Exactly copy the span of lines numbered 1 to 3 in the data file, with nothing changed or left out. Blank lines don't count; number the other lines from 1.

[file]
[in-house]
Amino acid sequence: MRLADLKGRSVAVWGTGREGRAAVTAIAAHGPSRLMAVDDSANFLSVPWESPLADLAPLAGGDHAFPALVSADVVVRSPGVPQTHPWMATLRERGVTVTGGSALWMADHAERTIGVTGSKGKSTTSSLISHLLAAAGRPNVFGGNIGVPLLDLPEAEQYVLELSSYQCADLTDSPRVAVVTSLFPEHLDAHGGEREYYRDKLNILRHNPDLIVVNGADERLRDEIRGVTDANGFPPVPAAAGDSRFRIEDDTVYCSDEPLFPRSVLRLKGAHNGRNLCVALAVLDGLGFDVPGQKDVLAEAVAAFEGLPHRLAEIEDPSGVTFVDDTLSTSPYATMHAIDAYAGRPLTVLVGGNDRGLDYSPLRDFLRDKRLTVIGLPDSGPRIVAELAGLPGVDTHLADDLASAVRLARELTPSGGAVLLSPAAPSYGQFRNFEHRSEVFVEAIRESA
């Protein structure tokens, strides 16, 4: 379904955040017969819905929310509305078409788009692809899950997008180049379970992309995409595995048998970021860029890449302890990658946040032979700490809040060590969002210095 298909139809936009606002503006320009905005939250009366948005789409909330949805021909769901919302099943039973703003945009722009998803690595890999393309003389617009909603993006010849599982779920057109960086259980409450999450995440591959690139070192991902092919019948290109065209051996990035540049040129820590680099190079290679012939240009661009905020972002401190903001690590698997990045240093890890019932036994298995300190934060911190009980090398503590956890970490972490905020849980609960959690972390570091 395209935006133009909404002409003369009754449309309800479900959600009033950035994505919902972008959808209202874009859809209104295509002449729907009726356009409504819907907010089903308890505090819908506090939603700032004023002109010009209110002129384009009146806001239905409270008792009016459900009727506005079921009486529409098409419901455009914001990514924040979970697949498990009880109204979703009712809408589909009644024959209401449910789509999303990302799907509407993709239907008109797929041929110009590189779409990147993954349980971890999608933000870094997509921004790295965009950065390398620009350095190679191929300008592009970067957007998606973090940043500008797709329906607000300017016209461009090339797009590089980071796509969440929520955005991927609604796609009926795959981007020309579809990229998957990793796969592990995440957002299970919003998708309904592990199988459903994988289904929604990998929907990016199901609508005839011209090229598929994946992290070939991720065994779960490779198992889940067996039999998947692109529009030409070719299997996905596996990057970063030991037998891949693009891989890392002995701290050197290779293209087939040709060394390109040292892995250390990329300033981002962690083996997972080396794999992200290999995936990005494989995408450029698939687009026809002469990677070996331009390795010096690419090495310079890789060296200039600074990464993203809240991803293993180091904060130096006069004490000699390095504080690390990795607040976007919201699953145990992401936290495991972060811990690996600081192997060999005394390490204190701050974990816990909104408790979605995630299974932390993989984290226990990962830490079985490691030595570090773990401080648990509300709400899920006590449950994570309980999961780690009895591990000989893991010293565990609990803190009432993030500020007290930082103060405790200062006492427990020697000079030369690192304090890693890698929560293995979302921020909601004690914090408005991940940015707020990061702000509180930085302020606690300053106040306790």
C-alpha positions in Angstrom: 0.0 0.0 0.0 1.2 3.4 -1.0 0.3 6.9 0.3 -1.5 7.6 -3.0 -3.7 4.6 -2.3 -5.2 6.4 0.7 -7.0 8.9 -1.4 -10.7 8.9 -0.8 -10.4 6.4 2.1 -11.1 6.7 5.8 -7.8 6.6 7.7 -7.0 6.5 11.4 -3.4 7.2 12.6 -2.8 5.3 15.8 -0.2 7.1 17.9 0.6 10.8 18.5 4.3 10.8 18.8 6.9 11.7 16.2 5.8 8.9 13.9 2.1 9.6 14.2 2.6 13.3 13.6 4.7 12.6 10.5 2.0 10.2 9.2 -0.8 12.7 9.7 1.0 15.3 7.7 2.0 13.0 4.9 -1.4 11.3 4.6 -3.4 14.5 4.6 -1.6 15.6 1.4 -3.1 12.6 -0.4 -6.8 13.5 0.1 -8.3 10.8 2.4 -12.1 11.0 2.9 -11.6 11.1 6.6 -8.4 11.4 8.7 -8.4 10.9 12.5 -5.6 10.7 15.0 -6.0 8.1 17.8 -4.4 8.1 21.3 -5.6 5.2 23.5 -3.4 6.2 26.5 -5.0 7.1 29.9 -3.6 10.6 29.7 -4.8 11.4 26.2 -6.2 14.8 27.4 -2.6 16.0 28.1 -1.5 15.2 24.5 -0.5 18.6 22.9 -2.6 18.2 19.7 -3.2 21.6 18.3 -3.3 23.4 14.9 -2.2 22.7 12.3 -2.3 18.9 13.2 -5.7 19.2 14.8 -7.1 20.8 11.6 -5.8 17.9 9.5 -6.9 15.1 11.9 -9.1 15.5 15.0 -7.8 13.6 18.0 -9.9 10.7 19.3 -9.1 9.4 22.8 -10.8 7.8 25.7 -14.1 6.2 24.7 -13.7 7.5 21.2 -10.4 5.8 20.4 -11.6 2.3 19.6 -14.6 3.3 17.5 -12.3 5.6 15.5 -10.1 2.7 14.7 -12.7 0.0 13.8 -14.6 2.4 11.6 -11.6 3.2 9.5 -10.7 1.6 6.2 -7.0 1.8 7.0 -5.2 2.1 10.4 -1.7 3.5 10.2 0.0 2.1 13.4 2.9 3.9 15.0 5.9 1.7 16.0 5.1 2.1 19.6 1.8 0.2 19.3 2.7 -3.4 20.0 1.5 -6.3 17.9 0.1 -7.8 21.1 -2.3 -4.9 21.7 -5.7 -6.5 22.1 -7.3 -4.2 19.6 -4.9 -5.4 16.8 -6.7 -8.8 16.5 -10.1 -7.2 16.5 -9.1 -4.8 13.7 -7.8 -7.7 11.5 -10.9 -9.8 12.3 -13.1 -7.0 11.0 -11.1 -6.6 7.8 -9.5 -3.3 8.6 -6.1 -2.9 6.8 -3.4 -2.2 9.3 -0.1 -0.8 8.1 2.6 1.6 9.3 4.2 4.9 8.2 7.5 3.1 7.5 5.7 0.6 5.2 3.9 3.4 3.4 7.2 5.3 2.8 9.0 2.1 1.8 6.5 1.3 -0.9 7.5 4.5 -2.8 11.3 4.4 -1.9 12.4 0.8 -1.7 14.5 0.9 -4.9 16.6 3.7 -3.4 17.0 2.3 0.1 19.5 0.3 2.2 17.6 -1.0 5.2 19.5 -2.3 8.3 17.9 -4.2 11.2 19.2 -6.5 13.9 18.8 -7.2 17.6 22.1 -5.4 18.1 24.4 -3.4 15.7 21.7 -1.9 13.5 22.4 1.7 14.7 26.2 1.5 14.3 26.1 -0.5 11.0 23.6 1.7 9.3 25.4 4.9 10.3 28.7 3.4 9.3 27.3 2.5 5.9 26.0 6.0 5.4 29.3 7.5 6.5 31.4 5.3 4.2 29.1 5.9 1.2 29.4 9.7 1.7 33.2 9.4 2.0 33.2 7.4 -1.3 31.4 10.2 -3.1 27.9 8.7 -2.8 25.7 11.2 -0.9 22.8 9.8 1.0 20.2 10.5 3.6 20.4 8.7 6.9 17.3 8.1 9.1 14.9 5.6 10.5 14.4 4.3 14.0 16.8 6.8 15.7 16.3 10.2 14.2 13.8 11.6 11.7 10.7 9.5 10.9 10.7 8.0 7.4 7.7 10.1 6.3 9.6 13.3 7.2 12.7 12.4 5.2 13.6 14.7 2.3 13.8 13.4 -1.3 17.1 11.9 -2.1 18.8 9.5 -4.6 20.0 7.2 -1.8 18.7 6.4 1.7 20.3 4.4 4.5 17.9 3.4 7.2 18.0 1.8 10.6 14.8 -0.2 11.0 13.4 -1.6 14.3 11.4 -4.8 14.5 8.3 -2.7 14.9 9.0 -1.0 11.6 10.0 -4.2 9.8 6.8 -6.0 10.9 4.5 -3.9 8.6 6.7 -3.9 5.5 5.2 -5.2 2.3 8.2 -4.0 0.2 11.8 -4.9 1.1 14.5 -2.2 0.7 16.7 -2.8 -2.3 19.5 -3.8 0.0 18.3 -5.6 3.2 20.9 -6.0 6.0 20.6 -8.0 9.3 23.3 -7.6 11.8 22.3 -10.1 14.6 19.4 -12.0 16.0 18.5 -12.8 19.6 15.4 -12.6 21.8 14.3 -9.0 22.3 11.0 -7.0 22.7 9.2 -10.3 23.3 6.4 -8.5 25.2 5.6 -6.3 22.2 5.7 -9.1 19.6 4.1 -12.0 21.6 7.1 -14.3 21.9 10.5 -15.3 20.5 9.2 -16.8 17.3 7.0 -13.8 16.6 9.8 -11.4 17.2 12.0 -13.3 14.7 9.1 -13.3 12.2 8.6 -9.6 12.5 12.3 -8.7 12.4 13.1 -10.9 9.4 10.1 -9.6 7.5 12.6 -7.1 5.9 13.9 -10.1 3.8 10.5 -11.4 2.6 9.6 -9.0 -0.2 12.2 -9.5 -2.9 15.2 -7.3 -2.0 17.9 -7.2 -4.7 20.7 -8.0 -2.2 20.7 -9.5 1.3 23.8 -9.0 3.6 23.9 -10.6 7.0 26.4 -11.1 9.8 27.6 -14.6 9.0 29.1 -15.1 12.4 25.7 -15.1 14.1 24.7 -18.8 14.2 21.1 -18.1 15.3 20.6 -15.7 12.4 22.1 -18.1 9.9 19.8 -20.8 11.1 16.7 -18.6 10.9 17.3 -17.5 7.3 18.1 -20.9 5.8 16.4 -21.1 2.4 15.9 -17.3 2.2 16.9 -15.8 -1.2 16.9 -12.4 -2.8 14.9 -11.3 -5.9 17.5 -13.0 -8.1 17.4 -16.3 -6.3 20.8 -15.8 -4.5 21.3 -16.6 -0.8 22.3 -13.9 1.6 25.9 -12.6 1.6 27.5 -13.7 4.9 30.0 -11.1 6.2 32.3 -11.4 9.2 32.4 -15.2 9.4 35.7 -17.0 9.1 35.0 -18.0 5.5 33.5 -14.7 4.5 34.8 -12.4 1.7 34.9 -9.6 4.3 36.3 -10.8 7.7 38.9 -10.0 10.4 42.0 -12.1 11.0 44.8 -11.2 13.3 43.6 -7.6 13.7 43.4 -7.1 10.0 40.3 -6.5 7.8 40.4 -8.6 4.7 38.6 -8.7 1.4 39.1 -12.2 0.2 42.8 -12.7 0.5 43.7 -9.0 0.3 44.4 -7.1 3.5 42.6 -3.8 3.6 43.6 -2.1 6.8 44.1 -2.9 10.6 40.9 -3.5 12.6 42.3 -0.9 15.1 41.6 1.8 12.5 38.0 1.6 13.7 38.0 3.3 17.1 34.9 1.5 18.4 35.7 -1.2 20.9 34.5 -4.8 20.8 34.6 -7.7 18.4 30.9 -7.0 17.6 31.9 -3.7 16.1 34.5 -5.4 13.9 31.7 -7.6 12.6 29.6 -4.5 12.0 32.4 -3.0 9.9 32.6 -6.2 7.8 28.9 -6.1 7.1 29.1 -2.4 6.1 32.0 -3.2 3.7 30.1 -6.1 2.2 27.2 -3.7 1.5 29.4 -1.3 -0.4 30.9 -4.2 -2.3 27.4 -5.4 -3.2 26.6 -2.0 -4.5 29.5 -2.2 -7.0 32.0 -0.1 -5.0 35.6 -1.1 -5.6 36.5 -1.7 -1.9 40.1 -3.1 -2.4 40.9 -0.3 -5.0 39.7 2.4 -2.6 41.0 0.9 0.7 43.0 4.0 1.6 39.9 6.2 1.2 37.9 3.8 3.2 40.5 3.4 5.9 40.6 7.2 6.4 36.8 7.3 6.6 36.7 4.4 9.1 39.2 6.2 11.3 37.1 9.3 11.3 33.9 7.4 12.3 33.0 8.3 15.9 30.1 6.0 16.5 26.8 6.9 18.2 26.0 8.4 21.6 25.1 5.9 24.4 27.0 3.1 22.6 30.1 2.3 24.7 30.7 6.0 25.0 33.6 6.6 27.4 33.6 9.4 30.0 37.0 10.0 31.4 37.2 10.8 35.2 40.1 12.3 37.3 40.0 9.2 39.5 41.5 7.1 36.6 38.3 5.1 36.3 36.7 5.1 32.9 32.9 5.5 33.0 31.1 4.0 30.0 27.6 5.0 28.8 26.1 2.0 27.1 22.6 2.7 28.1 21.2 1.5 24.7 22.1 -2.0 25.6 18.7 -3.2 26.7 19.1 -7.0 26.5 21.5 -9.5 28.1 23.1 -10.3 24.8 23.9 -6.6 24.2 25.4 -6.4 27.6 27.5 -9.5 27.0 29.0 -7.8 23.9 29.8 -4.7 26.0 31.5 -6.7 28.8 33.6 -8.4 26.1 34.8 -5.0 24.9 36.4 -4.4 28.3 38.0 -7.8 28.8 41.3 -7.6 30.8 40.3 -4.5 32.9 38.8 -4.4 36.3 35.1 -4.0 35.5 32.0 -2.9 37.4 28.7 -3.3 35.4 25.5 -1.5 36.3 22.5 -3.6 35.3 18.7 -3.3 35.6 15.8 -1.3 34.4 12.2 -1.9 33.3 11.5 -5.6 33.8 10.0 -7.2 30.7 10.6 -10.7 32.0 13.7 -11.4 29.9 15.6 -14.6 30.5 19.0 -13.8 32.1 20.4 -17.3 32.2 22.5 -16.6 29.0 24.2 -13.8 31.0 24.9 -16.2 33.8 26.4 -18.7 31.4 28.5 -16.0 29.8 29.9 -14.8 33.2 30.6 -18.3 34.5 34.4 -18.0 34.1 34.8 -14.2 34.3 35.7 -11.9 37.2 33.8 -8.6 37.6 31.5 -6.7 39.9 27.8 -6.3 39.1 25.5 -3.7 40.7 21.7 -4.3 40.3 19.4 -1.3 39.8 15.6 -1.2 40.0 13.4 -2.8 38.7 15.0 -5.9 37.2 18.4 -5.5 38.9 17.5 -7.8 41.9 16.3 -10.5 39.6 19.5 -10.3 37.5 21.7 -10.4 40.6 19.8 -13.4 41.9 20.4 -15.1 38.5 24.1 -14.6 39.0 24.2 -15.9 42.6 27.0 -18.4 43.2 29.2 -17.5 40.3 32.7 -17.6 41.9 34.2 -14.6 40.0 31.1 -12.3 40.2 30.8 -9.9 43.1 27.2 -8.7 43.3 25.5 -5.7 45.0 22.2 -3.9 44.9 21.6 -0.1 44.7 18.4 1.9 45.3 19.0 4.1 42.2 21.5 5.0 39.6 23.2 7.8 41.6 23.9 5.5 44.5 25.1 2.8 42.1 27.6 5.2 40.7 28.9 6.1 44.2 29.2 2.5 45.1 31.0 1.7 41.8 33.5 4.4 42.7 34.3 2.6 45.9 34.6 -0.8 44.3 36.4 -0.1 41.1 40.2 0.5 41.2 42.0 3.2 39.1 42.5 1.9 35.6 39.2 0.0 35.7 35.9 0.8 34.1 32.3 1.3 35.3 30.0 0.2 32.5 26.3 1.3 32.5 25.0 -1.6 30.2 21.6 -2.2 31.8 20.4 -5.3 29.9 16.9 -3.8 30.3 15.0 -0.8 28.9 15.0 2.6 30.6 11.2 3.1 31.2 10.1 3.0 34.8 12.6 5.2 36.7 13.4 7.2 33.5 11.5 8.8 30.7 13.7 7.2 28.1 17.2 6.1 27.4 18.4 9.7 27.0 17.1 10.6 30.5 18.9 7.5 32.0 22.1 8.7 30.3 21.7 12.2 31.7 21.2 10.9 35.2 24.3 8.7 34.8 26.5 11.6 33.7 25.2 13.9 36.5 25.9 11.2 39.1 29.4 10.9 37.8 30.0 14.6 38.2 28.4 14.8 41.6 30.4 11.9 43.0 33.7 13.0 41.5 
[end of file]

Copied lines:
[in-house]
Amino acid sequence: MRLADLKGRSVAVWGTGREGRAAVTAIAAHGPSRLMAVDDSANFLSVPWESPLADLAPLAGGDHAFPALVSADVVVRSPGVPQTHPWMATLRERGVTVTGGSALWMADHAERTIGVTGSKGKSTTSSLISHLLAAAGRPNVFGGNIGVPLLDLPEAEQYVLELSSYQCADLTDSPRVAVVTSLFPEHLDAHGGEREYYRDKLNILRHNPDLIVVNGADERLRDEIRGVTDANGFPPVPAAAGDSRFRIEDDTVYCSDEPLFPRSVLRLKGAHNGRNLCVALAVLDGLGFDVPGQKDVLAEAVAAFEGLPHRLAEIEDPSGVTFVDDTLSTSPYATMHAIDAYAGRPLTVLVGGNDRGLDYSPLRDFLRDKRLTVIGLPDSGPRIVAELAGLPGVDTHLADDLASAVRLARELTPSGGAVLLSPAAPSYGQFRNFEHRSEVFVEAIRESA
């Protein structure tokens, strides 16, 4: 379904955040017969819905929310509305078409788009692809899950997008180049379970992309995409595995048998970021860029890449302890990658946040032979700490809040060590969002210095 298909139809936009606002503006320009905005939250009366948005789409909330949805021909769901919302099943039973703003945009722009998803690595890999393309003389617009909603993006010849599982779920057109960086259980409450999450995440591959690139070192991902092919019948290109065209051996990035540049040129820590680099190079290679012939240009661009905020972002401190903001690590698997990045240093890890019932036994298995300190934060911190009980090398503590956890970490972490905020849980609960959690972390570091 395209935006133009909404002409003369009754449309309800479900959600009033950035994505919902972008959808209202874009859809209104295509002449729907009726356009409504819907907010089903308890505090819908506090939603700032004023002109010009209110002129384009009146806001239905409270008792009016459900009727506005079921009486529409098409419901455009914001990514924040979970697949498990009880109204979703009712809408589909009644024959209401449910789509999303990302799907509407993709239907008109797929041929110009590189779409990147993954349980971890999608933000870094997509921004790295965009950065390398620009350095190679191929300008592009970067957007998606973090940043500008797709329906607000300017016209461009090339797009590089980071796509969440929520955005991927609604796609009926795959981007020309579809990229998957990793796969592990995440957002299970919003998708309904592990199988459903994988289904929604990998929907990016199901609508005839011209090229598929994946992290070939991720065994779960490779198992889940067996039999998947692109529009030409070719299997996905596996990057970063030991037998891949693009891989890392002995701290050197290779293209087939040709060394390109040292892995250390990329300033981002962690083996997972080396794999992200290999995936990005494989995408450029698939687009026809002469990677070996331009390795010096690419090495310079890789060296200039600074990464993203809240991803293993180091904060130096006069004490000699390095504080690390990795607040976007919201699953145990992401936290495991972060811990690996600081192997060999005394390490204190701050974990816990909104408790979605995630299974932390993989984290226990990962830490079985490691030595570090773990401080648990509300709400899920006590449950994570309980999961780690009895591990000989893991010293565990609990803190009432993030500020007290930082103060405790200062006492427990020697000079030369690192304090890693890698929560293995979302921020909601004690914090408005991940940015707020990061702000509180930085302020606690300053106040306790």